Coronavirus vaccination campaigns have rolled out across many Arab countries for front-line health care workers and people with high-risk medical conditions. Meanwhile, many educators are vying for teachers and professors to have one of the first spots in line behind them.
“Professors are exposed to daily danger due to crowding in the classroom, which should make them a priority in getting vaccination,” said Najm al-Din Jweideh, general coordinator of the Union of Tunisian University Teachers and Researchers. “This should help also in supporting the education process to keep it going on without interruptions.”
The union, known as IJABA, has called for vaccinating professors, teachers and students across the country as soon as possible.
As the pandemic continues to disrupt education—and with many countries offering in-person instruction only part-time or operating entirely online—it’s unclear when teachers and professors will be vaccinated. Advocates for educators hope earlier vaccine access could increase chances of returning to face-to-face learning and bolster safety for people thrust into these essential roles. (See a related article, “The Shift to Online Education in the Arab World Is Intensifying Inequality.”)
“Most of our classrooms are usually very crowded,” said a professor at a public university in Amman, who asked not to be named. “We should be considered among high risk people, or we won’t be able to teach normally.”
Gulf Nations Lead the Way
The first Arab countries to begin vaccinating their citizens and residents were also among the richest: Saudi Arabia Bahrain, Kuwait, Oman, Qatar, and the United Arab Emirates.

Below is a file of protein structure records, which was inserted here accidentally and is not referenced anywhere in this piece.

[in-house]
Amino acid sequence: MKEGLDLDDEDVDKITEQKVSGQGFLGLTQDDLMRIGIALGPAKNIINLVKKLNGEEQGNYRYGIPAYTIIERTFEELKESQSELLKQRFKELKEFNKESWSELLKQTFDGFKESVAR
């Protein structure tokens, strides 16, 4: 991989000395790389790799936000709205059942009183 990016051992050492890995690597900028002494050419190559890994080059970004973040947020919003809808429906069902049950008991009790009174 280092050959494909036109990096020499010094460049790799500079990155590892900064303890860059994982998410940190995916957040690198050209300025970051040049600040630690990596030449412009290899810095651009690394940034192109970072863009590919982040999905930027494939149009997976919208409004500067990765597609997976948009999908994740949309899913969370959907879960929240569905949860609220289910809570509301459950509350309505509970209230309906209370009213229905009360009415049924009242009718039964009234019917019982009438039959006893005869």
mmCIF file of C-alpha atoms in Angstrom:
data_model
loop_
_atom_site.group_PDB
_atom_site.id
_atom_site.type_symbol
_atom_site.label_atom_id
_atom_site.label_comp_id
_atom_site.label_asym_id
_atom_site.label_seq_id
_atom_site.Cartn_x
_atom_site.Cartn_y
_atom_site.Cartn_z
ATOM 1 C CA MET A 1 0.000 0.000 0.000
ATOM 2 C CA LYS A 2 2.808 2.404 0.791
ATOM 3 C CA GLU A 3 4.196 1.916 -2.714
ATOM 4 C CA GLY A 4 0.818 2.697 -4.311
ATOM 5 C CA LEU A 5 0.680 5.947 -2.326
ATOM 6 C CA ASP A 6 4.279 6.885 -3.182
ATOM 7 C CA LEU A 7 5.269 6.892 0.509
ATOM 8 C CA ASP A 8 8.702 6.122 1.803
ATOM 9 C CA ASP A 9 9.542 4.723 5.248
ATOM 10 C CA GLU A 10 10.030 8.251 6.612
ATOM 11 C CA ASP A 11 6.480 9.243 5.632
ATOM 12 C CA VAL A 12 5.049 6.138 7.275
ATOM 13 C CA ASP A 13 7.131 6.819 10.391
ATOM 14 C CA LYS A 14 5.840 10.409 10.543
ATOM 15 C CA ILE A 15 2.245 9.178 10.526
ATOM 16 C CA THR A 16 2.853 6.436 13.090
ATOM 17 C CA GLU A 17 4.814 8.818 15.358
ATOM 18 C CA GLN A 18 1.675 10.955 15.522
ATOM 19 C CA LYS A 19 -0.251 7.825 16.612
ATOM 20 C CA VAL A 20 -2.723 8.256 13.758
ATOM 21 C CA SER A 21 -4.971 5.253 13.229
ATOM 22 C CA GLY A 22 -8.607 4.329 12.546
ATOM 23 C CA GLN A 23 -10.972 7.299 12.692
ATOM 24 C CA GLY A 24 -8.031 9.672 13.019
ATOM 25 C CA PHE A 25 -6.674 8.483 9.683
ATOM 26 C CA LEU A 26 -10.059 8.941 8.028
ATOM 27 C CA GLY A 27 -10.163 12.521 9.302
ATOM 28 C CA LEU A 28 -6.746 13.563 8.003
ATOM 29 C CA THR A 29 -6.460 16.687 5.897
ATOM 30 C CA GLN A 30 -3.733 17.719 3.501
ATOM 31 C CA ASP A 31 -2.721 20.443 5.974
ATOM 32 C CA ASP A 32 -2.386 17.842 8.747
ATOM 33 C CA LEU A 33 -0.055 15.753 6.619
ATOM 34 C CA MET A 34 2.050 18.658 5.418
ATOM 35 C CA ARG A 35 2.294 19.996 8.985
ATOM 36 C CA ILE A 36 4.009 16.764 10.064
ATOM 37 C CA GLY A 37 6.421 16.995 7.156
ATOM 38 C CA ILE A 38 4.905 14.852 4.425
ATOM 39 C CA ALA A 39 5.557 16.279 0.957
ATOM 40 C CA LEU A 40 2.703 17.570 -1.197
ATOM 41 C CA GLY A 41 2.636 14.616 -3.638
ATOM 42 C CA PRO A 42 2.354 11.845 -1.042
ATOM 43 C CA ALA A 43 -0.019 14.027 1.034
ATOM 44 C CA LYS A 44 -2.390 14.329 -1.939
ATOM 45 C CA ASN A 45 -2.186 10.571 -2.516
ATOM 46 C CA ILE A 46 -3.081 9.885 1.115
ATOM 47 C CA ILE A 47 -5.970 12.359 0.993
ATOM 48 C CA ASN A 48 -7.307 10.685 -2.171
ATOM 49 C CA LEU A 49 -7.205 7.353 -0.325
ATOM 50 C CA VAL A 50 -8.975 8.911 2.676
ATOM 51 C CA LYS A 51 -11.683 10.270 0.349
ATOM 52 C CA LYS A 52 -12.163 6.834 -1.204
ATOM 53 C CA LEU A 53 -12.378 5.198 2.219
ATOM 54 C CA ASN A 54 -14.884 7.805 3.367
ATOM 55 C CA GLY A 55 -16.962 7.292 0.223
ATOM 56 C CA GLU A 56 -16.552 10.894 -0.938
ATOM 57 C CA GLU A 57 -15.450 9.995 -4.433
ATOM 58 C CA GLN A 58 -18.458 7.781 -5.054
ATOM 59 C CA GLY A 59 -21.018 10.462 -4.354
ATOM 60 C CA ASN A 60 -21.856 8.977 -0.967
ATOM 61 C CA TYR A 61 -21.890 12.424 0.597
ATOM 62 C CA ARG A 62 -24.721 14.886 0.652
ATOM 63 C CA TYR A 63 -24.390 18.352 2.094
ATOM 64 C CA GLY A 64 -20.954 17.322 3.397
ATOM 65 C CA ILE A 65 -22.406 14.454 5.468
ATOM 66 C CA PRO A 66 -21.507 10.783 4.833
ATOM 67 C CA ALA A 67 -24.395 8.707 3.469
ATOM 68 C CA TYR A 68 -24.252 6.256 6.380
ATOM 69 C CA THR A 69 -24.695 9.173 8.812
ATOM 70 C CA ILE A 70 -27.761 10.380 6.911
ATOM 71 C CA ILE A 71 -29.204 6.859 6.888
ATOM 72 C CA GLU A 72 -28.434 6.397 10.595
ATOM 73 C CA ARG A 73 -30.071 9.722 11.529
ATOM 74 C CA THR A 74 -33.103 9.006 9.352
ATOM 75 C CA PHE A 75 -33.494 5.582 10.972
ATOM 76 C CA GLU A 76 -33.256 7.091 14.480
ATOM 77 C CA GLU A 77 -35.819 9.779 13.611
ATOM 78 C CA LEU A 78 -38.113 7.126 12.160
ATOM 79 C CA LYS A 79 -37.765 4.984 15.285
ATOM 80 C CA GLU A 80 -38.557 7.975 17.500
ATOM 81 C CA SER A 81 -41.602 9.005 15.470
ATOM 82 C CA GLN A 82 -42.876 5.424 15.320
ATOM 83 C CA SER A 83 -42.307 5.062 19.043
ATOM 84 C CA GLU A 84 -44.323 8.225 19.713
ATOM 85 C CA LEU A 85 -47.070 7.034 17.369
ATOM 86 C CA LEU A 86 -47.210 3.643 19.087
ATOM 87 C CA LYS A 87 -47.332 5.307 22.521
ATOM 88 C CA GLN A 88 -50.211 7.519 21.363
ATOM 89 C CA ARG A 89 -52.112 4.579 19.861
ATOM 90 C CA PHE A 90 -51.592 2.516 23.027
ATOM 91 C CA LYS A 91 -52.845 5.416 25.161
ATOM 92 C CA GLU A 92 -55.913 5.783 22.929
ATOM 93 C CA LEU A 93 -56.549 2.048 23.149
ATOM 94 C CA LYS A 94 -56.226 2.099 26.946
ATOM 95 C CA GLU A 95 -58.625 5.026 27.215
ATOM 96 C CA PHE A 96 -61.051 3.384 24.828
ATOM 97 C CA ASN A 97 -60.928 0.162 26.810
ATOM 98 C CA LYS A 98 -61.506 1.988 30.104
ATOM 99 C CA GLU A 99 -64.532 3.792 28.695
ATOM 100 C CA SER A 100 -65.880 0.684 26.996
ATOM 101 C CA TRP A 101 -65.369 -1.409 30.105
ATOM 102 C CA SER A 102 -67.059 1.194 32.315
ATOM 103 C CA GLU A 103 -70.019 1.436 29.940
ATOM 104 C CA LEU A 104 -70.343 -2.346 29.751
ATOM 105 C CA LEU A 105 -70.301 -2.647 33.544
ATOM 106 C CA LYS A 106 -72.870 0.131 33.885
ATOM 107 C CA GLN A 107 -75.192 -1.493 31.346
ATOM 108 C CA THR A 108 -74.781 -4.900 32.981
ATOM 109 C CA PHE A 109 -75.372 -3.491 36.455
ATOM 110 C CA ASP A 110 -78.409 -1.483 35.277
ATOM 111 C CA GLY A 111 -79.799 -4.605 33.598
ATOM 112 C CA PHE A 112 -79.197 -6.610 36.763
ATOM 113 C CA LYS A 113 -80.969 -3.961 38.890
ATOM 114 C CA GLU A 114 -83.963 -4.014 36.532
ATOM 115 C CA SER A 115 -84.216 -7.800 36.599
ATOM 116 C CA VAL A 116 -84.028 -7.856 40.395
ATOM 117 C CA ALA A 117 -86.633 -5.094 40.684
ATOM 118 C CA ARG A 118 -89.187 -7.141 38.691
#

Across Saudi Arabia, several universities have opened coronavirus vaccination centers as part of efforts to support the kingdom’s inoculation drive, according to the Saudi Press Agency. The centers in the capital, Riyadh, will be located at King Saud University, Princess Nourah bint Abdulrahman University, Majmaah University and Imam Muhammad ibn Saud Islamic University. The University of Bisha, in the southwestern province of Asir, will also open a vaccine center.
In Mecca, Umm al-Qura University is setting up an inoculation center. Al Abdul Rahman Saeed, a professor of psychology there, seems happy about that.
“Such a step will help largely in restoring the educational process to a normal situation,” he said. “And I am sure it will cover students as well soon.”
A Step Toward Reopening Schools
Qatar’s Ministry of Public Health has indeed prioritized teachers and administrative staff for the vaccine.